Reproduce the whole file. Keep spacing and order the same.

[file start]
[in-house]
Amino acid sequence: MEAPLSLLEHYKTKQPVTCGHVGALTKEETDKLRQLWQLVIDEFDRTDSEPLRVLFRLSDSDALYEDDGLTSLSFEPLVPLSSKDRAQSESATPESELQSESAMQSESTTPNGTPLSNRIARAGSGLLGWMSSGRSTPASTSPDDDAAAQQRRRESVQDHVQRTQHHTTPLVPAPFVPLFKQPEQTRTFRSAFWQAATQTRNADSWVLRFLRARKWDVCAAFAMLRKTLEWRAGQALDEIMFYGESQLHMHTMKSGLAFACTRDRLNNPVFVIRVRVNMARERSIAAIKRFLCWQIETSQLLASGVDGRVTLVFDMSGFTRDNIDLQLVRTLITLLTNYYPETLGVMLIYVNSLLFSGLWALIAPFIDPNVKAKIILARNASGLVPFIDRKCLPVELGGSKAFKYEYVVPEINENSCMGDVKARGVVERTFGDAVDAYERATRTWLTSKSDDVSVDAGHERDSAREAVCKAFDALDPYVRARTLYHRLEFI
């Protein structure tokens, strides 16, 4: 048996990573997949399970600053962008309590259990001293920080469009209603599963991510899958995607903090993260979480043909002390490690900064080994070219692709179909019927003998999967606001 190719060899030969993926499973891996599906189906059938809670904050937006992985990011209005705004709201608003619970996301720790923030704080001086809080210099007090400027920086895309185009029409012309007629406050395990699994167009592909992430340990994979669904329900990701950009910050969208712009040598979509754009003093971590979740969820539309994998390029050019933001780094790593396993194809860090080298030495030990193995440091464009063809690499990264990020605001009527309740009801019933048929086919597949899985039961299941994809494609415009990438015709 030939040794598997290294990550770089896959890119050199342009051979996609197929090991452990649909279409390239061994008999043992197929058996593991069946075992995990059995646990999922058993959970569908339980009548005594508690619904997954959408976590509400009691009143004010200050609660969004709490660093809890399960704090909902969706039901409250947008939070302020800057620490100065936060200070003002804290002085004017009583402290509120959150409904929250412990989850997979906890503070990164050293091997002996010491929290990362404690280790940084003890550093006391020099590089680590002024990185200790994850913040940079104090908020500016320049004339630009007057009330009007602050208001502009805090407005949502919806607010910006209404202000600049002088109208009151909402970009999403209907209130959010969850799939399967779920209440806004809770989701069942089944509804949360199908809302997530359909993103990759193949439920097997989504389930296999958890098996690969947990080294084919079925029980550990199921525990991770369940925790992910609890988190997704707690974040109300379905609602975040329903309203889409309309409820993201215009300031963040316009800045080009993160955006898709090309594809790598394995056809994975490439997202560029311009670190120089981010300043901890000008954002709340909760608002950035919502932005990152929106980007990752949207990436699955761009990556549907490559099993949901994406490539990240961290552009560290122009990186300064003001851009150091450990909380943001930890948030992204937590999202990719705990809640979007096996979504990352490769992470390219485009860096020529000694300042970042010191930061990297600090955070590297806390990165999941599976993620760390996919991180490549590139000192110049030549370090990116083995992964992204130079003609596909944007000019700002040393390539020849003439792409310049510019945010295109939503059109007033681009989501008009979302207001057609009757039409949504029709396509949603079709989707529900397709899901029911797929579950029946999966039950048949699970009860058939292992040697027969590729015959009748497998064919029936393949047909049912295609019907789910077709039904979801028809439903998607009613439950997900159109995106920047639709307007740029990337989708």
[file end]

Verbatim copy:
[in-house]
Amino acid sequence: MEAPLSLLEHYKTKQPVTCGHVGALTKEETDKLRQLWQLVIDEFDRTDSEPLRVLFRLSDSDALYEDDGLTSLSFEPLVPLSSKDRAQSESATPESELQSESAMQSESTTPNGTPLSNRIARAGSGLLGWMSSGRSTPASTSPDDDAAAQQRRRESVQDHVQRTQHHTTPLVPAPFVPLFKQPEQTRTFRSAFWQAATQTRNADSWVLRFLRARKWDVCAAFAMLRKTLEWRAGQALDEIMFYGESQLHMHTMKSGLAFACTRDRLNNPVFVIRVRVNMARERSIAAIKRFLCWQIETSQLLASGVDGRVTLVFDMSGFTRDNIDLQLVRTLITLLTNYYPETLGVMLIYVNSLLFSGLWALIAPFIDPNVKAKIILARNASGLVPFIDRKCLPVELGGSKAFKYEYVVPEINENSCMGDVKARGVVERTFGDAVDAYERATRTWLTSKSDDVSVDAGHERDSAREAVCKAFDALDPYVRARTLYHRLEFI
């Protein structure tokens, strides 16, 4: 048996990573997949399970600053962008309590259990001293920080469009209603599963991510899958995607903090993260979480043909002390490690900064080994070219692709179909019927003998999967606001 190719060899030969993926499973891996599906189906059938809670904050937006992985990011209005705004709201608003619970996301720790923030704080001086809080210099007090400027920086895309185009029409012309007629406050395990699994167009592909992430340990994979669904329900990701950009910050969208712009040598979509754009003093971590979740969820539309994998390029050019933001780094790593396993194809860090080298030495030990193995440091464009063809690499990264990020605001009527309740009801019933048929086919597949899985039961299941994809494609415009990438015709 030939040794598997290294990550770089896959890119050199342009051979996609197929090991452990649909279409390239061994008999043992197929058996593991069946075992995990059995646990999922058993959970569908339980009548005594508690619904997954959408976590509400009691009143004010200050609660969004709490660093809890399960704090909902969706039901409250947008939070302020800057620490100065936060200070003002804290002085004017009583402290509120959150409904929250412990989850997979906890503070990164050293091997002996010491929290990362404690280790940084003890550093006391020099590089680590002024990185200790994850913040940079104090908020500016320049004339630009007057009330009007602050208001502009805090407005949502919806607010910006209404202000600049002088109208009151909402970009999403209907209130959010969850799939399967779920209440806004809770989701069942089944509804949360199908809302997530359909993103990759193949439920097997989504389930296999958890098996690969947990080294084919079925029980550990199921525990991770369940925790992910609890988190997704707690974040109300379905609602975040329903309203889409309309409820993201215009300031963040316009800045080009993160955006898709090309594809790598394995056809994975490439997202560029311009670190120089981010300043901890000008954002709340909760608002950035919502932005990152929106980007990752949207990436699955761009990556549907490559099993949901994406490539990240961290552009560290122009990186300064003001851009150091450990909380943001930890948030992204937590999202990719705990809640979007096996979504990352490769992470390219485009860096020529000694300042970042010191930061990297600090955070590297806390990165999941599976993620760390996919991180490549590139000192110049030549370090990116083995992964992204130079003609596909944007000019700002040393390539020849003439792409310049510019945010295109939503059109007033681009989501008009979302207001057609009757039409949504029709396509949603079709989707529900397709899901029911797929579950029946999966039950048949699970009860058939292992040697027969590729015959009748497998064919029936393949047909049912295609019907789910077709039904979801028809439903998607009613439950997900159109995106920047639709307007740029990337989708």